German wines have always been a jigsaw puzzle for us to put together. Confusing categories ranging from dry to sweet, names hard to pronounce, and varying degrees of quality have challenged us to both understand the wines and then like them. Their absence on store shelves and many wine lists indicates we’re not the only ones who find German wines an enigma.
Tom was able to add a couple of pieces to the puzzle during a recent river cruise along the Rhine and Mosel rivers. Vineyards planted on incredibly steep mountainsides in this cool northern region show the difficulty wine producers face to make decent wines. The Bremmer-Calmont vineyard on the Moselle River, for instance, is the steepest in the world at 65 degrees. Pickers defy death every day they take to these vineyards, which not surprisingly has one of the highest fatality rates in the world.
Because mechanical harvesting is impossible under these conditions, man hours spent in the vineyards are seven times higher than in the flatter lands of Bordeaux. Tom saw a hodge-podge of vertically and horizontally planted vines as if the growers weren’t sure which pattern was safer to harvest. The vines planted vertically on these steep mountainsides are not trained on wire to allow workers to safely cross horizontally between plants. In some vineyards, a mechanical cart on tracks help to transport grapes to pick-up spots on roads above the vineyards. How these vineyards survive the erosion that must come in heavy rainfalls is mystifying.
It’s not as if the Germans haven’t had time to figure this out. Romans planted vines in the 1st century AD to stock their garrisons with local wine instead of transporting it from Italy or Spain. Still, there isn’t much you can do about the terrain. No wonder the Germans wanted Alsace so bad in its war with the French. They crossed the relatively narrow Rhine River to occupy Alsace four times and slake their thirst for the drier French wines using the same grape varieties.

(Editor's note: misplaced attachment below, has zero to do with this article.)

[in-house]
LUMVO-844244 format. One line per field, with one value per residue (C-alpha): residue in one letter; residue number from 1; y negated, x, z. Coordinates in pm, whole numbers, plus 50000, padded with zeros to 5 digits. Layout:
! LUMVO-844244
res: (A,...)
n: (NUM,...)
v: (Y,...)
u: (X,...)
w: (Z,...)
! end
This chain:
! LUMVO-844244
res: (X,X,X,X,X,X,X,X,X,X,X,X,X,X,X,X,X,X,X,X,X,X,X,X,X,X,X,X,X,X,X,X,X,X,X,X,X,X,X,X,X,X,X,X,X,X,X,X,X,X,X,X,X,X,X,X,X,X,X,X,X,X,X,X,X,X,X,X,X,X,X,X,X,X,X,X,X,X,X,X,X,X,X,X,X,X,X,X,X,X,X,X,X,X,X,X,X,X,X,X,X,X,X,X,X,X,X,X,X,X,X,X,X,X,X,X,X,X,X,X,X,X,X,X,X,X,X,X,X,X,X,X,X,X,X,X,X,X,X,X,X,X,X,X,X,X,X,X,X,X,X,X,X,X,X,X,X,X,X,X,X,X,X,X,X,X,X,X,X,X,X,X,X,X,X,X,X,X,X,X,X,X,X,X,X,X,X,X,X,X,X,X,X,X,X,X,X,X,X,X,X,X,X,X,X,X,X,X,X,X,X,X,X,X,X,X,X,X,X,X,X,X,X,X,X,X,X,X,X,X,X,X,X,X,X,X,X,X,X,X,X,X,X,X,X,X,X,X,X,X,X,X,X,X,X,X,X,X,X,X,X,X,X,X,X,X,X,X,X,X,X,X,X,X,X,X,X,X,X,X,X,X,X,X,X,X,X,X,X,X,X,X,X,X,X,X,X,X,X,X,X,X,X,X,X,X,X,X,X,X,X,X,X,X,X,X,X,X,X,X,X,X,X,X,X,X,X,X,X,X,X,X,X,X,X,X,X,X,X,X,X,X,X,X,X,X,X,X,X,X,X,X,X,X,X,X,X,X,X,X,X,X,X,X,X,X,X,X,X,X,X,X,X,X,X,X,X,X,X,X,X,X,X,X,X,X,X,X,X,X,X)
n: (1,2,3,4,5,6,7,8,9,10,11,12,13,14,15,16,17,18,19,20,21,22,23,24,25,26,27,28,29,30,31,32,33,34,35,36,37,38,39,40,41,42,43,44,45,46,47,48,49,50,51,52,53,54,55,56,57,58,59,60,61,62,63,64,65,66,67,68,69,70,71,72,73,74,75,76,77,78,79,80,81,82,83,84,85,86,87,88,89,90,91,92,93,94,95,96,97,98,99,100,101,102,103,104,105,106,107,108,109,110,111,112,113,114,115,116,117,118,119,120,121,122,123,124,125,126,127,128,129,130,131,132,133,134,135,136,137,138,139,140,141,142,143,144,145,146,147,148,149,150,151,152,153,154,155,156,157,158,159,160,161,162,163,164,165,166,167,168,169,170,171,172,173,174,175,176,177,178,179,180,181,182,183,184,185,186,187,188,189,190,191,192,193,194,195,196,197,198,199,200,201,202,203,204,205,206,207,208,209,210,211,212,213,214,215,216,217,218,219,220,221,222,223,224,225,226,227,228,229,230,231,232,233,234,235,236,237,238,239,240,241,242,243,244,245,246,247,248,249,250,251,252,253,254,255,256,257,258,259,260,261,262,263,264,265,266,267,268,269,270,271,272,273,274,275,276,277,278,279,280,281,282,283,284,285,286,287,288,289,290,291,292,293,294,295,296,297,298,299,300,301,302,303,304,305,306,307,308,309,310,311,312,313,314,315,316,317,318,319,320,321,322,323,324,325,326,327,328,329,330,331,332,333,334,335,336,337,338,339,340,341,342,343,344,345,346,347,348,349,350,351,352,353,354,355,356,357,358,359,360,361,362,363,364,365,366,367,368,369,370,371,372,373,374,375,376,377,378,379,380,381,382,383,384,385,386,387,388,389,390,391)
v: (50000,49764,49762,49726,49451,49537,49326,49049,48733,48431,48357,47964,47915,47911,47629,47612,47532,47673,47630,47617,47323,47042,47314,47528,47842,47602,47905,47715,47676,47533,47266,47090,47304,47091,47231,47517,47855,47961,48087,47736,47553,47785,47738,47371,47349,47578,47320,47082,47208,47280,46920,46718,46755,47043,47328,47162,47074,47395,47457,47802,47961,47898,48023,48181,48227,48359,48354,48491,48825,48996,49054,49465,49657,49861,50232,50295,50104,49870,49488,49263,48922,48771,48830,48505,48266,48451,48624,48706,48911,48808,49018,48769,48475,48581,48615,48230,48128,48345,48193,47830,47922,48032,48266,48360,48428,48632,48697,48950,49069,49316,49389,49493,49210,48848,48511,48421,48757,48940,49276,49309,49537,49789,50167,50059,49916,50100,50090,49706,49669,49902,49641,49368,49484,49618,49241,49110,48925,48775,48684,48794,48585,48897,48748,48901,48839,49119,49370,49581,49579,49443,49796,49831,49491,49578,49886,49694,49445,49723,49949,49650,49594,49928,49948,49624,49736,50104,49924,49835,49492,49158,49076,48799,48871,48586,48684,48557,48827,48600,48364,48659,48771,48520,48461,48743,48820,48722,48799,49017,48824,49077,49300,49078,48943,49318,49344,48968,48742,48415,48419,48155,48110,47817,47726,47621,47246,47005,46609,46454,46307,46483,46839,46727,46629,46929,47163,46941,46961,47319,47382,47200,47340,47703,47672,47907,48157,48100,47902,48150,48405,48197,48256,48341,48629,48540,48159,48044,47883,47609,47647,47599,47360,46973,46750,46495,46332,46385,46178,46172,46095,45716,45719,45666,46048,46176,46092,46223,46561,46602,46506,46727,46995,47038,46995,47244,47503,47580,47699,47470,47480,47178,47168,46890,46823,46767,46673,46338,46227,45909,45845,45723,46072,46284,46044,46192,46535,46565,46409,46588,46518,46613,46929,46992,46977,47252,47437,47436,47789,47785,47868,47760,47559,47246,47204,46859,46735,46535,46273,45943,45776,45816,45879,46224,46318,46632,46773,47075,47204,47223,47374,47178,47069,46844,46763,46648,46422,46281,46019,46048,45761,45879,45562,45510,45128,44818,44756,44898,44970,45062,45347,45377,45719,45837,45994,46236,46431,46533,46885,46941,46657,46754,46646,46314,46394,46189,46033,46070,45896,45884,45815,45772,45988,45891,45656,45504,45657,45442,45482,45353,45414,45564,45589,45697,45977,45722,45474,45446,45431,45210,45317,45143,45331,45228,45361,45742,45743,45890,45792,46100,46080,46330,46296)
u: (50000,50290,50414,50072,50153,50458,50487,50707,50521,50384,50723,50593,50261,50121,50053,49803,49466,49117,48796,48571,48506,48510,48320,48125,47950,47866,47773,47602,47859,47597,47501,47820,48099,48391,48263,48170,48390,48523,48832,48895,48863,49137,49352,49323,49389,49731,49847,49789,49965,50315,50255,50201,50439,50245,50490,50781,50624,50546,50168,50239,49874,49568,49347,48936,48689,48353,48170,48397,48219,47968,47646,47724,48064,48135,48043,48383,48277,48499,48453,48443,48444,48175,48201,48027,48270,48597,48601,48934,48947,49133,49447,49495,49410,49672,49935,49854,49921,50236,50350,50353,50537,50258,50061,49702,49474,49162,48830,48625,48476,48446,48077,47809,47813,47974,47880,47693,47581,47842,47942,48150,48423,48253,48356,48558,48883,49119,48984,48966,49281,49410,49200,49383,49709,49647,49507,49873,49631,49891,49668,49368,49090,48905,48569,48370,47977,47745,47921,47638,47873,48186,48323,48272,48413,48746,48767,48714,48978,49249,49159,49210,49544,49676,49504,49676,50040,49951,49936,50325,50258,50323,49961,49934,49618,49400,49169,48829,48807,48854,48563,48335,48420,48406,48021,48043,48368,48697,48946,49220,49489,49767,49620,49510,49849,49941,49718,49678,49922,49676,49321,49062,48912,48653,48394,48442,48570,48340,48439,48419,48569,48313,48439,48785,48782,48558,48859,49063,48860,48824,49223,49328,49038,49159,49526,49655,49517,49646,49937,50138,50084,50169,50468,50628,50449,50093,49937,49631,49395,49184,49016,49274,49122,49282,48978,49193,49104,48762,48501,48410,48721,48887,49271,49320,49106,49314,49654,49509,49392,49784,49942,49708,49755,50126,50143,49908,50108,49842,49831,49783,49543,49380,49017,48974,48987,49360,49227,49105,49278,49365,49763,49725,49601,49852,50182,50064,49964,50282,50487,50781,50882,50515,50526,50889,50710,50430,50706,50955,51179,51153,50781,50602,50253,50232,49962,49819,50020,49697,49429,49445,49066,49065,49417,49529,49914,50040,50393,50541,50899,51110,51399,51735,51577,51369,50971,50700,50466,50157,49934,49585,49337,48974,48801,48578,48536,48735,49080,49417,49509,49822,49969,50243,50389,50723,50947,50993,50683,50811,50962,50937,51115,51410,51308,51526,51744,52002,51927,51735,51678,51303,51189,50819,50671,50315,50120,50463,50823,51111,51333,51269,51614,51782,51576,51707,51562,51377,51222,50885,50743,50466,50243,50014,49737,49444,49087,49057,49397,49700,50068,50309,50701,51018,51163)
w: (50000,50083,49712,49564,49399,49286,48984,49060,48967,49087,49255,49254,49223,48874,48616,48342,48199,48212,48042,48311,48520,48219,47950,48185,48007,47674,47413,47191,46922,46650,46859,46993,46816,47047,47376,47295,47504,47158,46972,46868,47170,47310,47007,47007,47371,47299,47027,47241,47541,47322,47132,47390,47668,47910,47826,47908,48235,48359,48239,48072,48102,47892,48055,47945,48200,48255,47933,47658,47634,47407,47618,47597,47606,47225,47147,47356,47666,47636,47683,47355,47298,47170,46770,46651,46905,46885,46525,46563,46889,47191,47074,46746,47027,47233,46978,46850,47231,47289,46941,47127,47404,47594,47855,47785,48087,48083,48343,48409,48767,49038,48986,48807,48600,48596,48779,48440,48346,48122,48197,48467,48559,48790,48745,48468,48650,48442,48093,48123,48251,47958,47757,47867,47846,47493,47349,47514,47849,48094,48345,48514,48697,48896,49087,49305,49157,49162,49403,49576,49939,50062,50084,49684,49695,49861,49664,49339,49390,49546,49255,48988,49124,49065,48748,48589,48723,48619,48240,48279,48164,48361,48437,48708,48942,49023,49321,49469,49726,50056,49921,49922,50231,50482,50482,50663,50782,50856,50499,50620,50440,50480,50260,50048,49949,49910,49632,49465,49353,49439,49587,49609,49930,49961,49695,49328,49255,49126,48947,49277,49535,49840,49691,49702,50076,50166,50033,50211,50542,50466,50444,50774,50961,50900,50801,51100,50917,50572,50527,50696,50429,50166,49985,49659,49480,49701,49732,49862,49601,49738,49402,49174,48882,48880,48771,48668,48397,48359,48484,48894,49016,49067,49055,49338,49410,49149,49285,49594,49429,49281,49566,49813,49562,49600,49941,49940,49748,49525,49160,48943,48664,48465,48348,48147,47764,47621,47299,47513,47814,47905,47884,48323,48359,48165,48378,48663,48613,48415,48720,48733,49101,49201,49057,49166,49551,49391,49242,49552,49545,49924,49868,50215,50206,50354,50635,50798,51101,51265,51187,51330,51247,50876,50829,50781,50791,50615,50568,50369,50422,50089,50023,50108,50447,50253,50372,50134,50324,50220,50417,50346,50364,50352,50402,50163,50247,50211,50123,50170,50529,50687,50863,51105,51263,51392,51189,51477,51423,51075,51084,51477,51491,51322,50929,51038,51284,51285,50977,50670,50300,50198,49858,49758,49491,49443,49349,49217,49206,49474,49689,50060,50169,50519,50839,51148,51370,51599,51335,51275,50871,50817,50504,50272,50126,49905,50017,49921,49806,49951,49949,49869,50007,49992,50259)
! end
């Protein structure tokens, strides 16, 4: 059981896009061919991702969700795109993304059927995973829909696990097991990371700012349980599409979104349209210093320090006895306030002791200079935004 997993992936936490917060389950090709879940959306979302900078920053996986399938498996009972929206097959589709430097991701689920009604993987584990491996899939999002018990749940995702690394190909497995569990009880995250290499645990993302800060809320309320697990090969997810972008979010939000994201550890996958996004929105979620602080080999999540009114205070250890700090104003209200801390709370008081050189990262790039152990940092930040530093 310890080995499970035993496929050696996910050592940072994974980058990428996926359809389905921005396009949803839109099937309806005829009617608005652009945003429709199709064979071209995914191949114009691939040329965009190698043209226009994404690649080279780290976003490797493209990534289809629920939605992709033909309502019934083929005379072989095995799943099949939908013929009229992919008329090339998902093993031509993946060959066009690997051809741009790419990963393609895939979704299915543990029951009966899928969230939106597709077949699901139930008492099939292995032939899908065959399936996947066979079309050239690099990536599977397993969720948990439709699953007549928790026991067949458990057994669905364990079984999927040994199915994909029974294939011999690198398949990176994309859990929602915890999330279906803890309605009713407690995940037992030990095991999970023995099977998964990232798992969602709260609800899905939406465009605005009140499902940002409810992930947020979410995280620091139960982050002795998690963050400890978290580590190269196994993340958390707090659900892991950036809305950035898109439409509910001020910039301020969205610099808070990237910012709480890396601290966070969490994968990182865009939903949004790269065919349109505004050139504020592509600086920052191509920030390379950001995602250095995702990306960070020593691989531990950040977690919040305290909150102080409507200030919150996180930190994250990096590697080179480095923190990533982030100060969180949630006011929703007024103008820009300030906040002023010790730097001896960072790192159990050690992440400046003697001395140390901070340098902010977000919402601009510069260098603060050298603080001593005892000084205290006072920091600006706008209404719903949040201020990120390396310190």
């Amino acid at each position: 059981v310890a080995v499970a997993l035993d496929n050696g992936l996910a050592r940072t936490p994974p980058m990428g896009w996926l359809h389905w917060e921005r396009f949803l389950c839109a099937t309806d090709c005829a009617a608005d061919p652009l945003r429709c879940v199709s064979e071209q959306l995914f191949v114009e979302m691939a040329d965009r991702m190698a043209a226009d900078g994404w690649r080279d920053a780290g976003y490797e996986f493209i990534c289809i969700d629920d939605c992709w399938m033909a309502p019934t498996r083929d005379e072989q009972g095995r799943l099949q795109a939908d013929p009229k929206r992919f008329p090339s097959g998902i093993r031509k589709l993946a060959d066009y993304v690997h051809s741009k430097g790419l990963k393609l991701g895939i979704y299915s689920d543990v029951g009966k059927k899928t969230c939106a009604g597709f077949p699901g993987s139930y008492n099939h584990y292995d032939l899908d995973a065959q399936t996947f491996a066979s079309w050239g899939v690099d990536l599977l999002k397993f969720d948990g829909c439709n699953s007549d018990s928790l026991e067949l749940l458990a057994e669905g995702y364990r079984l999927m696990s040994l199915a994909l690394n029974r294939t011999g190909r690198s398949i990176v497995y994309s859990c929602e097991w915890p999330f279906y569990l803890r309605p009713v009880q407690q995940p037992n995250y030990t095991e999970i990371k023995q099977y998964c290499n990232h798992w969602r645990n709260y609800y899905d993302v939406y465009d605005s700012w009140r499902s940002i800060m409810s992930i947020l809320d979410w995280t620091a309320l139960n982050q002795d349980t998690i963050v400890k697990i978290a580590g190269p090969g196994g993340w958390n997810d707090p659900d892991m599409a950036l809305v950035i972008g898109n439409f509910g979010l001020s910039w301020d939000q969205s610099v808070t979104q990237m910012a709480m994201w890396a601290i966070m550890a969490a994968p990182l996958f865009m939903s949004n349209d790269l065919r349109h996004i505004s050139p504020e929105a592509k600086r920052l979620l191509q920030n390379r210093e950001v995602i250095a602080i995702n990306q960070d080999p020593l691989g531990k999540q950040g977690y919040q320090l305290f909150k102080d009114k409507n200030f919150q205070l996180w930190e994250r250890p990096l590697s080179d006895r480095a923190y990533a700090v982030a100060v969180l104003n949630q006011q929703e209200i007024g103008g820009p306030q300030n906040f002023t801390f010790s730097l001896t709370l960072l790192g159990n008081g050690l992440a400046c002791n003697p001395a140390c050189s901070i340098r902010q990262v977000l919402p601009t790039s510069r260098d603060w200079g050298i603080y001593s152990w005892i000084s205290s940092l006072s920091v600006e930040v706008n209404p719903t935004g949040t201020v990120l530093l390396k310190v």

The visit to these beautiful vineyards was an important piece of the puzzle, but hardly the only one. Grapes grown on these terrains have a hard time fully ripening, which means the wines are often low in alcohol and body. But the primary attribute of its prize variety – riesling – is its finesse. What sacrifice the wines make in body, they soar with intensity and elegance.
More than half of the wines made here are riesling. Although the Germans have made progress with their red spatburgunder made from pinot noir, it hasn’t achieved any notable success in our opinion.
Alas, Germany’s wine industry struggles to shed an image that up until the 1990s was associated with the likes of liebfraumilch, sweet and mass-produced dreck that led to many college hangovers. But even after focusing attention on quality, German wines struggle to gain shelf position in this country. Go into any store any you’ll see more rieslings from the West Coast than Germany, even though the U.S. is one of Germany‘s best wine markets.